By Olivera J. Finn and Robert E. Schoen
An excerpt of an op-ed by Olivera J. Finn, PhD a distinguished professor and chair of immunology at the University of Pittsburgh School of Medicine and Robert E. Schoen, MD, MPH professor of medicine and epidemiology at Pitt’s School of Medicine and Graduate School of Public Health published in the Pittsburgh Post-Gazette.
Every day, physicians and scientists see the hope and promise that medical research brings to patients and families. For nearly 70 years, research funded by the National Institutes of Health has increased understanding of the causes of disease, contributed to longer life expectancy and improved the health and well-being of all Americans. With such a proud record of economic and social benefit, it is shocking that the House Appropriations Committee has proposed a drastic cut of nearly 20 percent to NIH funding in 2014. This outrageous proposal must be stopped.
Research is a dynamic process. New, life-improving advances are constantly within reach — but only with uninterrupted effort, commitment and funding. NIH Director Francis Collins says these cuts would be a “profound and devastating” blow at a time of unprecedented scientific opportunity.
Medical research cannot be turned on and off like a spigot. Research interrupted by budget cuts would mean years of lost productivity for today’s scientists and untold future losses due to the departure of young scientists who may never return.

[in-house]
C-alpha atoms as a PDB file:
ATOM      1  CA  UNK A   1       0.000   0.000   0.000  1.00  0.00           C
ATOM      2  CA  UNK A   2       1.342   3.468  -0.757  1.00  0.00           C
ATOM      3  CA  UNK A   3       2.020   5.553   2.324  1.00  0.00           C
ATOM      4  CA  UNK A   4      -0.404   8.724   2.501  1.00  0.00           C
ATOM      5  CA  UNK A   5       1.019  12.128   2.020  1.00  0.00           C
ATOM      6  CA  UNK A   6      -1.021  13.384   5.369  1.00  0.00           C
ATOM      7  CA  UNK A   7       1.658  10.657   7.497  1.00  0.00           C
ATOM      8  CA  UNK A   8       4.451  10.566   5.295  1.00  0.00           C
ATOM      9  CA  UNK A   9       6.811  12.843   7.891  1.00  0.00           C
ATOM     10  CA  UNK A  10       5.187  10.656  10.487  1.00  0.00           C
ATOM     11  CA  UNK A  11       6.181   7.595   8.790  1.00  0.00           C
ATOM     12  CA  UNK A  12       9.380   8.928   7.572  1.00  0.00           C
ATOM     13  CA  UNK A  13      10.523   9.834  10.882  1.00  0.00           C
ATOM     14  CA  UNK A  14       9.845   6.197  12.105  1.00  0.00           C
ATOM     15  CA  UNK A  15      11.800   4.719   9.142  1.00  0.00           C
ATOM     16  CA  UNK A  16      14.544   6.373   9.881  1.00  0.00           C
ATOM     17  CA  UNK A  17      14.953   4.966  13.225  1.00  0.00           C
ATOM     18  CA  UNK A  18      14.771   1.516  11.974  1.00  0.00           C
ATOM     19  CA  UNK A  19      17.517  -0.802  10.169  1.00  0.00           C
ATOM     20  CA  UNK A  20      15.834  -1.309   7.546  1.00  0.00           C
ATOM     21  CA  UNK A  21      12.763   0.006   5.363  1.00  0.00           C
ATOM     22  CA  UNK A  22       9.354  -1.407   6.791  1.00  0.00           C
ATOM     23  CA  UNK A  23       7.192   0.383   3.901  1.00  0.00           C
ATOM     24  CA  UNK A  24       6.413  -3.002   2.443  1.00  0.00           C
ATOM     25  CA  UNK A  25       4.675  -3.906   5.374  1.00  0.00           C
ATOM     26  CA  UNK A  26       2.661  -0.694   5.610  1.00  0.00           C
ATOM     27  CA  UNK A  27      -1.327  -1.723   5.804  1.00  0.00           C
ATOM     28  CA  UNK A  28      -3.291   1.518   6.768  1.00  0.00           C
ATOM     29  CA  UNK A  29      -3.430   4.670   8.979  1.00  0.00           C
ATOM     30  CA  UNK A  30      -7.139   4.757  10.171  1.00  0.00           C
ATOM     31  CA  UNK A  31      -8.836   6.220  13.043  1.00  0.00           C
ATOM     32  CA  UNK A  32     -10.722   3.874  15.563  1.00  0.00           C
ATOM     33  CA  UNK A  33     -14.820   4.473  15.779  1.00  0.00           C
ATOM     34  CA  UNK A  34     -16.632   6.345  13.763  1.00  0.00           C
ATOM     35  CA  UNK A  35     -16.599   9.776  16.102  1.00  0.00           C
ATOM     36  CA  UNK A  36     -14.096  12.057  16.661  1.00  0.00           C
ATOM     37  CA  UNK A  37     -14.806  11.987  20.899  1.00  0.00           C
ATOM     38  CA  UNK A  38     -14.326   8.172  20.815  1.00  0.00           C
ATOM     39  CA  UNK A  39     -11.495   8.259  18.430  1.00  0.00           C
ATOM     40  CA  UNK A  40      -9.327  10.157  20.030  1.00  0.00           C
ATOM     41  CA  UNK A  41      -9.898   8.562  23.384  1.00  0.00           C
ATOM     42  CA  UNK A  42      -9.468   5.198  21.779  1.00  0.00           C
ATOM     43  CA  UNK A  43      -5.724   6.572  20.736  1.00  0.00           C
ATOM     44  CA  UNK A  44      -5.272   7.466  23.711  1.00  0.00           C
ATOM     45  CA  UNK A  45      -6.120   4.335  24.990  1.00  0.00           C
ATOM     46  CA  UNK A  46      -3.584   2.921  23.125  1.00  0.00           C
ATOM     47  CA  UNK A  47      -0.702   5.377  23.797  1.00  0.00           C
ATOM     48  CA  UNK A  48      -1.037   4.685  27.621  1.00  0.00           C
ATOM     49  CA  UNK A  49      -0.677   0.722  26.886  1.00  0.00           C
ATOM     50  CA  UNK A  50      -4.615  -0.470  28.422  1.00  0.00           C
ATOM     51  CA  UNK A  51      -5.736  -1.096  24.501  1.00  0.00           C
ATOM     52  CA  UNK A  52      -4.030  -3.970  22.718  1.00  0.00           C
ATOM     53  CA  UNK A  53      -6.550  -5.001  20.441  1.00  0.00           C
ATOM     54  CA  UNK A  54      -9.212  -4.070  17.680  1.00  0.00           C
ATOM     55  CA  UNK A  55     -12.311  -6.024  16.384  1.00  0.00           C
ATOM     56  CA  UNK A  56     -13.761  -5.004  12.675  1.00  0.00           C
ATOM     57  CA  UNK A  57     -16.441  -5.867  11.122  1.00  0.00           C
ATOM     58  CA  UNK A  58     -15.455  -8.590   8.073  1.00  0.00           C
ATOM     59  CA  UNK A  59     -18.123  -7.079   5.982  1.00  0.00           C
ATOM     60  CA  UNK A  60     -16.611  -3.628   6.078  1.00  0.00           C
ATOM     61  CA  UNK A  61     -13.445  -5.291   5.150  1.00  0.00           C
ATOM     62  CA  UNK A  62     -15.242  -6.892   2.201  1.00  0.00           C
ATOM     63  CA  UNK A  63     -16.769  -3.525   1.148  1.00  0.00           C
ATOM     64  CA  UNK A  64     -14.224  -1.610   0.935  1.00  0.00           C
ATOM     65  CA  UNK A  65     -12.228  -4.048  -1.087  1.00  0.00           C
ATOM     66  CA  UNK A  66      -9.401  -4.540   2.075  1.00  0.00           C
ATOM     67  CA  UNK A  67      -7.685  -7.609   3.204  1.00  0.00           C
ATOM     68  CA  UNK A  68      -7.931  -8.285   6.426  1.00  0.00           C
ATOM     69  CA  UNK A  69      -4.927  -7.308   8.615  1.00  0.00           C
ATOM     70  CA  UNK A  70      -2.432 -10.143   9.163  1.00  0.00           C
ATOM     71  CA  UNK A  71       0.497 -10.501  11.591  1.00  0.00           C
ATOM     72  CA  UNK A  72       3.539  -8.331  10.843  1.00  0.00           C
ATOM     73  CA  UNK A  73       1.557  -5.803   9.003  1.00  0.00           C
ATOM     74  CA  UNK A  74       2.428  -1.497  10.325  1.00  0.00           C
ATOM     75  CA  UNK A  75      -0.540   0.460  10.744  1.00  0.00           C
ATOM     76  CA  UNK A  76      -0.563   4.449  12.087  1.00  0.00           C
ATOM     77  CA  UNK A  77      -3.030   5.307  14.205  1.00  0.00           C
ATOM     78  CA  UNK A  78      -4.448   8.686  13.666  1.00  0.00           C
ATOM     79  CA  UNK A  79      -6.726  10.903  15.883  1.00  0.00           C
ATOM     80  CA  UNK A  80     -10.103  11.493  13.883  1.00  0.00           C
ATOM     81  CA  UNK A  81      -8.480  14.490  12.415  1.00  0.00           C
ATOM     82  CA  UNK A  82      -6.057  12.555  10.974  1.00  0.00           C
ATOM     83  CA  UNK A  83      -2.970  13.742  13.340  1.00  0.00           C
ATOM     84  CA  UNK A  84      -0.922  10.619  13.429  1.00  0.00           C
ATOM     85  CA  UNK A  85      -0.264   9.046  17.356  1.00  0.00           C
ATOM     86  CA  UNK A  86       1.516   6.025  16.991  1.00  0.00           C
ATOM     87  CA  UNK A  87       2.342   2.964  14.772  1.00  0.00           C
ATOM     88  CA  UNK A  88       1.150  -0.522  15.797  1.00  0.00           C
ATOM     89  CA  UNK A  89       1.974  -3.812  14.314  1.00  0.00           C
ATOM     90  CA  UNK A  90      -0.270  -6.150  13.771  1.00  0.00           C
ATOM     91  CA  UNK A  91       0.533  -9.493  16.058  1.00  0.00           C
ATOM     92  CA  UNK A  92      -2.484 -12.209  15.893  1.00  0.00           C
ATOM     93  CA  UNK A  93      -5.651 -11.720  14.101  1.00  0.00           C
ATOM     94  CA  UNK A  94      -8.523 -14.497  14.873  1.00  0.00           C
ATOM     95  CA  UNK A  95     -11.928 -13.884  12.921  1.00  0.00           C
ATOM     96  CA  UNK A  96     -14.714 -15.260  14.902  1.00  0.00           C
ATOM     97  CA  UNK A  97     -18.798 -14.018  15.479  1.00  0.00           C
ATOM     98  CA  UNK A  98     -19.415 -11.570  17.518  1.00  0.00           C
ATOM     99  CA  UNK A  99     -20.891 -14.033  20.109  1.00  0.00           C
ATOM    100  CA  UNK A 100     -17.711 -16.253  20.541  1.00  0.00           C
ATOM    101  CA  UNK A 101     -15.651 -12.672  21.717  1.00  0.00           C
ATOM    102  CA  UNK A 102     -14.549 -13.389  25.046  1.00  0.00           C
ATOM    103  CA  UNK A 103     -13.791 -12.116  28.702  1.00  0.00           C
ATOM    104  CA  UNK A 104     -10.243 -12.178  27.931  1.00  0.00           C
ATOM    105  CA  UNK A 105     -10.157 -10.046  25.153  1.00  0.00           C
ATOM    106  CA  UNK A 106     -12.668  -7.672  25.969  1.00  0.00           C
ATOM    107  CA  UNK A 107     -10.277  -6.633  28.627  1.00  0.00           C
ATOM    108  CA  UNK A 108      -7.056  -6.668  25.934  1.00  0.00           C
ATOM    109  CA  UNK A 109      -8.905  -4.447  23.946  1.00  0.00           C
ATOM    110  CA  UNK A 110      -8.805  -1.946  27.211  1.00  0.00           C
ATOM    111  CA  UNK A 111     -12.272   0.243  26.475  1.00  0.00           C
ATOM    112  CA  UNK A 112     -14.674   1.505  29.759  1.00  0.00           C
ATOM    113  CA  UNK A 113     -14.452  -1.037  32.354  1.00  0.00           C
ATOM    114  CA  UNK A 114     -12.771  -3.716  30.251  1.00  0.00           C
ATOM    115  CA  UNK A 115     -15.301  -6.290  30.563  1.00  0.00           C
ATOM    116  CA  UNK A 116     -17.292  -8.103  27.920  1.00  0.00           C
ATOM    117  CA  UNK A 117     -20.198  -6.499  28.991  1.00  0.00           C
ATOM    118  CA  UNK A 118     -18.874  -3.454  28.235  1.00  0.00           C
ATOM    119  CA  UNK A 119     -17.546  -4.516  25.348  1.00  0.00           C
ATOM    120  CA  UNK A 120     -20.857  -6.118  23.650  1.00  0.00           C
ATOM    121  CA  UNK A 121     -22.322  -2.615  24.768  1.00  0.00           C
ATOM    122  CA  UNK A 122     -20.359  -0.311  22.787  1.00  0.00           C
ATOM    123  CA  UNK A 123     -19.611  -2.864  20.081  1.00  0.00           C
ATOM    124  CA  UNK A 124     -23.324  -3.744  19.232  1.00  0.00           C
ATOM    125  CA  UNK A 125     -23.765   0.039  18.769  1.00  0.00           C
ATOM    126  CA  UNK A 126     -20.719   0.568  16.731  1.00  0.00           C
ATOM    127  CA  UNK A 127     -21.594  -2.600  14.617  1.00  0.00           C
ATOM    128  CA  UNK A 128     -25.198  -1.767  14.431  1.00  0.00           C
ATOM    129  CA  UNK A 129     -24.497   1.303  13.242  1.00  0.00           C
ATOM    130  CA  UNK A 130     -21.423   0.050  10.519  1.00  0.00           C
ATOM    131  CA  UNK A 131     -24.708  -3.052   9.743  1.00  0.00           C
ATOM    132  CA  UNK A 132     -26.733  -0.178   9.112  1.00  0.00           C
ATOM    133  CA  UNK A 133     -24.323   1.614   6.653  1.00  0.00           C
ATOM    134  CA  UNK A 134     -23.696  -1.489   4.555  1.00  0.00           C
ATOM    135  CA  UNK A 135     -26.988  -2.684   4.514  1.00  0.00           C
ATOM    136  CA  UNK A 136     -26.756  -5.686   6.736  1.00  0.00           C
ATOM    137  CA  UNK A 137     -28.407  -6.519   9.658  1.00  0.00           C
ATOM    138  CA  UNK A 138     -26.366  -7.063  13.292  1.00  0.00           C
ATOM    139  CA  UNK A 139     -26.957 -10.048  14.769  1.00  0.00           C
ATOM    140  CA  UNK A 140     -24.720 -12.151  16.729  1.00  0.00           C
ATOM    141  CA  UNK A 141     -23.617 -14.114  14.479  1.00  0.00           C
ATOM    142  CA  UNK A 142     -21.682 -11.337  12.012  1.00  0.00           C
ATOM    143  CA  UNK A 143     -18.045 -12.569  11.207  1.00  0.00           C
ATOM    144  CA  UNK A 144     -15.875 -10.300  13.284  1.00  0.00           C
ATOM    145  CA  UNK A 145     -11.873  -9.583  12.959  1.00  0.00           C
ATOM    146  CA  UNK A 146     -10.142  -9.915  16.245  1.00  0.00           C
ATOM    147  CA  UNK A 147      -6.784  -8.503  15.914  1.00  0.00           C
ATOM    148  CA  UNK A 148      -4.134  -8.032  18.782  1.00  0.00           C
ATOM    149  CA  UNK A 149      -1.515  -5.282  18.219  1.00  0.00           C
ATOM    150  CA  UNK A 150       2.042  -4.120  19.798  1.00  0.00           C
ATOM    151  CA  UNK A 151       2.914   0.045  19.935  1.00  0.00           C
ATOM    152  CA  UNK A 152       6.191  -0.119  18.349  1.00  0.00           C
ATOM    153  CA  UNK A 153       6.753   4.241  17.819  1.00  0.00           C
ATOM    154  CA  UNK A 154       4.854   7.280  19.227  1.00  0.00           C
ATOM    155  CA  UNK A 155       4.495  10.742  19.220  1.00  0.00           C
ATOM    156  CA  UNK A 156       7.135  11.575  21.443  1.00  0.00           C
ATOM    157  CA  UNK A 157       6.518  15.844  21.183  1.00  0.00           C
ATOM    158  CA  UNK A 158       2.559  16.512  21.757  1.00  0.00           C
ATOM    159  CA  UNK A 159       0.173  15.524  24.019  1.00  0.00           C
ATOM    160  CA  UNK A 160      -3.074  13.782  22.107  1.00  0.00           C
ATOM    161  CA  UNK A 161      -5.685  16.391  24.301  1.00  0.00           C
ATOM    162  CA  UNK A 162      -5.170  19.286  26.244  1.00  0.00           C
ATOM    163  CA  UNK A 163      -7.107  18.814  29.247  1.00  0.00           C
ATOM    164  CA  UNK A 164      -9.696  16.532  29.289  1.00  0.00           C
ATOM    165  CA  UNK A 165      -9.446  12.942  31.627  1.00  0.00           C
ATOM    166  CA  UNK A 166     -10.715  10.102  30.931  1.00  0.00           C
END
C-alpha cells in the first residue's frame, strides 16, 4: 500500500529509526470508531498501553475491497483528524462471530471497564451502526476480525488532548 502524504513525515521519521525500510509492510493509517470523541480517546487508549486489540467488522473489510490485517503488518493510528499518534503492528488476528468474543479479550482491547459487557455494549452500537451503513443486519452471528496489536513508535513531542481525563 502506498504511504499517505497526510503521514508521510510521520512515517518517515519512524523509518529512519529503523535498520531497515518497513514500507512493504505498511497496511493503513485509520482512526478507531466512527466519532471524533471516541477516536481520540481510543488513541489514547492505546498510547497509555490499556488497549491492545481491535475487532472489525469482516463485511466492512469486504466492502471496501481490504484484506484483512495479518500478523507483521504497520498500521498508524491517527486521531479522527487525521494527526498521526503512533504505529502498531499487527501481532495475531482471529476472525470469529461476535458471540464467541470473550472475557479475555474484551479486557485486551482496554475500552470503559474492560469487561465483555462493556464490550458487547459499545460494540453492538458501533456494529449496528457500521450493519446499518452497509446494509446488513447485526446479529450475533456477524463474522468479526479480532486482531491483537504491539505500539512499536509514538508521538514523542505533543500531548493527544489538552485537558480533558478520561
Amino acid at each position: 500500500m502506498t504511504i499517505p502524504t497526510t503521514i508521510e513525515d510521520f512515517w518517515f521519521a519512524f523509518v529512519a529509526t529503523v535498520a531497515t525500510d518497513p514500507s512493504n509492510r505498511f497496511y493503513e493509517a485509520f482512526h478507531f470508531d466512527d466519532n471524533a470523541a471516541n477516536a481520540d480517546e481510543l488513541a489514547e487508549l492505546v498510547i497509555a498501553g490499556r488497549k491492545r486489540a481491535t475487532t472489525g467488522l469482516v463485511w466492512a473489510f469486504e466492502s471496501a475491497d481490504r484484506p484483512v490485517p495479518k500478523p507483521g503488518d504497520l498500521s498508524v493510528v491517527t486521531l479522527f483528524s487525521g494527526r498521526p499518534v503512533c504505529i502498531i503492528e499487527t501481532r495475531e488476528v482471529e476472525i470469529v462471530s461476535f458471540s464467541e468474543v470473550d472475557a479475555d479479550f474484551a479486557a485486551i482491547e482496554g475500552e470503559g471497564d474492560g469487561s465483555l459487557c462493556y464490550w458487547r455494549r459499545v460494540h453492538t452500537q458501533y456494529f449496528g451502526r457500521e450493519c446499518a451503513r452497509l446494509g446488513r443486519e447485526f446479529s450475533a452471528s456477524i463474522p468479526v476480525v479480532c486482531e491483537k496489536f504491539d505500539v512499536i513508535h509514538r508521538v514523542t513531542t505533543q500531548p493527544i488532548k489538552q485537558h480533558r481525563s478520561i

Here in Pittsburgh, steady NIH funding over the past decade has enabled us and our colleagues to develop several novel cancer vaccines and test them for cancer prevention. Earlier this year, we reported in the journal Cancer Prevention Research our first-in-the-world clinical trial of a vaccine, based on a cell protein called MUC1, that might prevent colon cancer.
This fall we hope to start a larger trial at 11 medical centers across the country to determine whether our vaccine lowers the risk of colon cancer. And because MUC1 is abnormally produced in other cancers, including pancreatic, breast, lung, prostate and ovarian, we plan to test the vaccine in patients who have premalignant lesions leading to those cancers, too.
Our colleague, Thanos Tzounopoulos, associate professor of otolaryngology, has been studying the causes of tinnitus, a chronic and often debilitating ringing in the ears that affects millions of Americans, including many combat veterans. His team has found that an FDA-approved epilepsy drug, retigabine, prevents the development of tinnitus in mice (reported last month in the early online edition of Proceedings of the National Academy of Sciences). This discovery was possible because Dr. Tzounopoulos’ NIH-funded research identified specific brain cell activity causing tinnitus and gave him a target for which to aim — with the right drug.
Olivera J. Finn, PhD is a distinguished professor and chair of immunology at the University of Pittsburgh School of Medicine, a Research!America member. Robert E. Schoen, MD, MPH is professor of medicine and epidemiology at Pitt’s School of Medicine and Graduate School of Public Health. This post is an excerpt of an op-ed published in the Pittsburg Post-Gazette. Read the full op-ed here.